Oslo Journal, Part I

Oslo Airport


Norway begins in the airport — I mean, your airport at home. I’m in Newark, in the departure lounge. There are all these Vikings and Vikettes. One woman’s blue eyes burn right through me. What are all these people doing here?

Then you remember: You’re going to Oslo. (And they’re going home.)

On the plane, there are more natural blondes than I have seen, maybe, in the last three months . . .

When you arrive at the Oslo airport, there are yet more Norwegians. (Imagine.) I’m reminded of a story. I’ve told it in this space before, but I’d like to retell it: first, because it’s enjoyable, and second, because we surely have newcomers, right?

Friend of a friend went to business school in Switzerland. (If I remember correctly.) He was an American. He met a Norwegian girl — a typical beauty — and they were soon engaged.

They traveled to Norway for the first time together, to meet her family. They got to the airport and he looked around. “Hey!” he said. “You were holding out on me. You’re nothing special. They all look like you!”

Somehow, the engagement survived and they got married. This airport episode became a running joke between them.

I’ve mentioned this before, too, but I’m going to mention it again: The urinals at the Oslo airport are very high. Like, NBA-high. (Don’t worry, I’ll get to the heavy stuff — the torture, enslavement, and murder — soon enough.) In the Oslo men’s room, many American adults would have to go sort of tippy-toe.

This August, National Review will take a cruise leaving from Amsterdam. In Holland, they have the tallest people in the world. Yes, including even East Africa. Some guys might want to bring stilts . . .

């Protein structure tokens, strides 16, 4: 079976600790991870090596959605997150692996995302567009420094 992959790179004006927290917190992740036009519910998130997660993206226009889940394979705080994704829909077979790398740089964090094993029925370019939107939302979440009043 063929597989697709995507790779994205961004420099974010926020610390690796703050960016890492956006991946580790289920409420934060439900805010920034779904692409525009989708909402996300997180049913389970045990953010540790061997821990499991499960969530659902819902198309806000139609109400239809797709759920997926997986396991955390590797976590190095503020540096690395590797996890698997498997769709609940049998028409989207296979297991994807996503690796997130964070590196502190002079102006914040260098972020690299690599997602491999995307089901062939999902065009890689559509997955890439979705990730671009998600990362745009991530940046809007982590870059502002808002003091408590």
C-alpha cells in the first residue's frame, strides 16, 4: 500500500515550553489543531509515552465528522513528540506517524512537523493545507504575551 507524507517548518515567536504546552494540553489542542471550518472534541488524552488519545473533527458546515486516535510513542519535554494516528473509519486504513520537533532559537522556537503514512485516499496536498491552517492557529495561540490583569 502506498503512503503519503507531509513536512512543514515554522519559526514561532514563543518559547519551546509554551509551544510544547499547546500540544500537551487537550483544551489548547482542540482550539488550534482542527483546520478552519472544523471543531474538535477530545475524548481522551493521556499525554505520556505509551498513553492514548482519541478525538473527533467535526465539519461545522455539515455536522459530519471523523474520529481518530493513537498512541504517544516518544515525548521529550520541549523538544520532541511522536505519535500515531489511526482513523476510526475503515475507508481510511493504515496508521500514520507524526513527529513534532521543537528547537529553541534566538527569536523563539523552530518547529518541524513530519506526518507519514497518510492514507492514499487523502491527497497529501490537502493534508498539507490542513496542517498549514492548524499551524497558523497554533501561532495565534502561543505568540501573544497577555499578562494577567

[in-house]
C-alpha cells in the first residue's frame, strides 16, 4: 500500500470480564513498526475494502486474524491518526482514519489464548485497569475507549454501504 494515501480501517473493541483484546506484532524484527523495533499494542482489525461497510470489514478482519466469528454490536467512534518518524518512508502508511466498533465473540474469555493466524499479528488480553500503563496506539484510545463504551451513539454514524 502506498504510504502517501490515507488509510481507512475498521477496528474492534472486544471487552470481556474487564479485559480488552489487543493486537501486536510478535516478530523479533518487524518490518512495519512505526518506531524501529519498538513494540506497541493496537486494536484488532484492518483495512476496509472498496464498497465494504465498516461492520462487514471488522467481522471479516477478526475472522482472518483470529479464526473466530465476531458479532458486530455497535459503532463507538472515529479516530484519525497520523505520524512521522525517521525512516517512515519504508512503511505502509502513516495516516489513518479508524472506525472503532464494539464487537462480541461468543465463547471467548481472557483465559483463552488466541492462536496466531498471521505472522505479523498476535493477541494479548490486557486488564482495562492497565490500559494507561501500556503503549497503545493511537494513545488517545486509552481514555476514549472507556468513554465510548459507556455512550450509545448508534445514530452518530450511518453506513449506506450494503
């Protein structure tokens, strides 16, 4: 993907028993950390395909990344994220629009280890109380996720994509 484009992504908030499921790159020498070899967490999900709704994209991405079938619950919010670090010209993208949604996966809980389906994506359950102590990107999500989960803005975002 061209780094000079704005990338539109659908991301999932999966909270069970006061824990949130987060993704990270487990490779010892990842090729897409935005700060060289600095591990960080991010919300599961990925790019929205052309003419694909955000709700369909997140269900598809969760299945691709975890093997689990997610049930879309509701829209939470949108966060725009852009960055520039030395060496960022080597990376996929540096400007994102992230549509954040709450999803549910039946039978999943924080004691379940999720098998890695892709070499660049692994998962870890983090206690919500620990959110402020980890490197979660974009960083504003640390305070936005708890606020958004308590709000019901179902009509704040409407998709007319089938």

People from all over the world are converging on Norway to attend the Oslo Freedom Forum, the fifth annual. OFF is the premiere human-rights conference in the world. In fact, it may be the only genuine one: the only one not tainted by the involvement of tyranny.

You have heard me rail against the U.N. “human rights” panel many times. It is a panel that has included Qaddafi’s Libya, Communist China, Saudi Arabia, the Castros’ Cuba, genocidal Sudan, and on and on.

I offer a definition of the standard human-rights conference: an event at which tyrants from all over denounce Israel.

In Oslo, I run into Tutu Alicante, the democracy leader from Equatorial Guinea. (His outfit, based in Washington, is EG Justice.) He has a hankering for whale. So do I. When in Rome . . .

Hard by the Oslo Fjord, we find a restaurant with two kinds of whale. You can have it smoked or you can have a steak. We have both. The smoked version is gloriously fishy. The steak version is like — well, meat. Game. (And very good.)

We also have a Northern Norwegian Sampler, which includes reindeer tongue and reindeer heart. I thought I’d have just a little, for adventure’s sake. There’s nothing adventurous about it: The tongue and heart are delicious, and you wolf down as much as you can.

I have a question for myself: If I had been born into an unfree country, as Tutu was, what would I do? Would I try to live as normal a life as possible within that country? Would I try to live a normal life elsewhere? Would I devote myself to freeing, or improving, the country, whether at home or in exile?

We who were born into free countries are very lucky.

Running around Oslo are young people in red pants — sort of sweatpants. They have white writing on them: “2013,” for example. These youngsters are high-school seniors, or the equivalent, about to graduate. The red pants are their symbol.

In Norway, national cohesion is very important. I imagine the pants contribute to that cohesion: a sense of solidarity. “Social solidarity” is a byword here.

This has its upside and downside, of course. I have been over the subject before. I’ll just say now that these red pants strike me as kind of a fun rite.

I say hello to Alfred Nobel — to his bust, outside the Norwegian Nobel Institute. It’s like greeting an old friend. I wrote a book about him and his peace prize. I enjoyed getting to know him.

“Parked” by the opera house is a big ol’ cruise ship: the Ryndam. We National Review types have sailed on it. Not in Norway, though. Where, I can’t remember.

In the hallway the next morning, I see Chen Guangcheng walking toward me. I say to him, “My hero.”

I don’t think I’ve ever said this before, to someone I’ve never met. People used to say it to Bill Buckley all the time. Let me give you a memory, please.


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